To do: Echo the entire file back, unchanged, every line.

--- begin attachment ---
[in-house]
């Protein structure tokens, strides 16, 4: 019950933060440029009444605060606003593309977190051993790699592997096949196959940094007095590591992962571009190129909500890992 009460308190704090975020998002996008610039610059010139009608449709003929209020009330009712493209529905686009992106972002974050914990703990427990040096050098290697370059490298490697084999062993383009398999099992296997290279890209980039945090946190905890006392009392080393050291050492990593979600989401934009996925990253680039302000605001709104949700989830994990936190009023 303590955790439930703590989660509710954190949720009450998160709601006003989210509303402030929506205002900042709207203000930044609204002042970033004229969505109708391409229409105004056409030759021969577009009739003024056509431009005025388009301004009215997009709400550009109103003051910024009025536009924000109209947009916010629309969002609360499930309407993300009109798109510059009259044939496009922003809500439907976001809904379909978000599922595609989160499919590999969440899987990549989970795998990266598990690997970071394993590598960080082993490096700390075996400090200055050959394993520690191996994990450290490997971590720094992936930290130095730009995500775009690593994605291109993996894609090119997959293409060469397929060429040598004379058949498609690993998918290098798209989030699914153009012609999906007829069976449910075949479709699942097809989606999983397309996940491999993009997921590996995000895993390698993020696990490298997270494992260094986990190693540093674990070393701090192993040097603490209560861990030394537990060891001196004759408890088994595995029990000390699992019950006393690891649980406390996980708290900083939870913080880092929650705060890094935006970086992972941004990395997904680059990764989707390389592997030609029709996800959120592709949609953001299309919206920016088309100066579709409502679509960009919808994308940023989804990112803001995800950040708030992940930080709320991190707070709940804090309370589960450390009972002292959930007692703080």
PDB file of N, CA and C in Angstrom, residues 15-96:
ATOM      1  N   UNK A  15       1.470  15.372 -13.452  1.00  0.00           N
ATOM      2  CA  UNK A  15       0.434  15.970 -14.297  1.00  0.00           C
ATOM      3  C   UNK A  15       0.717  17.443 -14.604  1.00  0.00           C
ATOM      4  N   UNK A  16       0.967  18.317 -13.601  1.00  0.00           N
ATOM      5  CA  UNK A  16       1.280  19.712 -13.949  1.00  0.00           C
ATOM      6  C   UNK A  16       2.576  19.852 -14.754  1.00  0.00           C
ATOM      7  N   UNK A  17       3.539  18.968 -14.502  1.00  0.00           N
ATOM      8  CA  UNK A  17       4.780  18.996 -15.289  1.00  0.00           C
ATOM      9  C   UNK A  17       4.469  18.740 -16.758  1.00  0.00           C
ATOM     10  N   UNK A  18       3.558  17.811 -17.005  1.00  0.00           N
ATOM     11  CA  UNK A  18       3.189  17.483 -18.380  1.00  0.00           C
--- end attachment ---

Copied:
[in-house]
């Protein structure tokens, strides 16, 4: 019950933060440029009444605060606003593309977190051993790699592997096949196959940094007095590591992962571009190129909500890992 009460308190704090975020998002996008610039610059010139009608449709003929209020009330009712493209529905686009992106972002974050914990703990427990040096050098290697370059490298490697084999062993383009398999099992296997290279890209980039945090946190905890006392009392080393050291050492990593979600989401934009996925990253680039302000605001709104949700989830994990936190009023 303590955790439930703590989660509710954190949720009450998160709601006003989210509303402030929506205002900042709207203000930044609204002042970033004229969505109708391409229409105004056409030759021969577009009739003024056509431009005025388009301004009215997009709400550009109103003051910024009025536009924000109209947009916010629309969002609360499930309407993300009109798109510059009259044939496009922003809500439907976001809904379909978000599922595609989160499919590999969440899987990549989970795998990266598990690997970071394993590598960080082993490096700390075996400090200055050959394993520690191996994990450290490997971590720094992936930290130095730009995500775009690593994605291109993996894609090119997959293409060469397929060429040598004379058949498609690993998918290098798209989030699914153009012609999906007829069976449910075949479709699942097809989606999983397309996940491999993009997921590996995000895993390698993020696990490298997270494992260094986990190693540093674990070393701090192993040097603490209560861990030394537990060891001196004759408890088994595995029990000390699992019950006393690891649980406390996980708290900083939870913080880092929650705060890094935006970086992972941004990395997904680059990764989707390389592997030609029709996800959120592709949609953001299309919206920016088309100066579709409502679509960009919808994308940023989804990112803001995800950040708030992940930080709320991190707070709940804090309370589960450390009972002292959930007692703080």
PDB file of N, CA and C in Angstrom, residues 15-96:
ATOM      1  N   UNK A  15       1.470  15.372 -13.452  1.00  0.00           N
ATOM      2  CA  UNK A  15       0.434  15.970 -14.297  1.00  0.00           C
ATOM      3  C   UNK A  15       0.717  17.443 -14.604  1.00  0.00           C
ATOM      4  N   UNK A  16       0.967  18.317 -13.601  1.00  0.00           N
ATOM      5  CA  UNK A  16       1.280  19.712 -13.949  1.00  0.00           C
ATOM      6  C   UNK A  16       2.576  19.852 -14.754  1.00  0.00           C
ATOM      7  N   UNK A  17       3.539  18.968 -14.502  1.00  0.00           N
ATOM      8  CA  UNK A  17       4.780  18.996 -15.289  1.00  0.00           C
ATOM      9  C   UNK A  17       4.469  18.740 -16.758  1.00  0.00           C
ATOM     10  N   UNK A  18       3.558  17.811 -17.005  1.00  0.00           N
ATOM     11  CA  UNK A  18       3.189  17.483 -18.380  1.00  0.00           C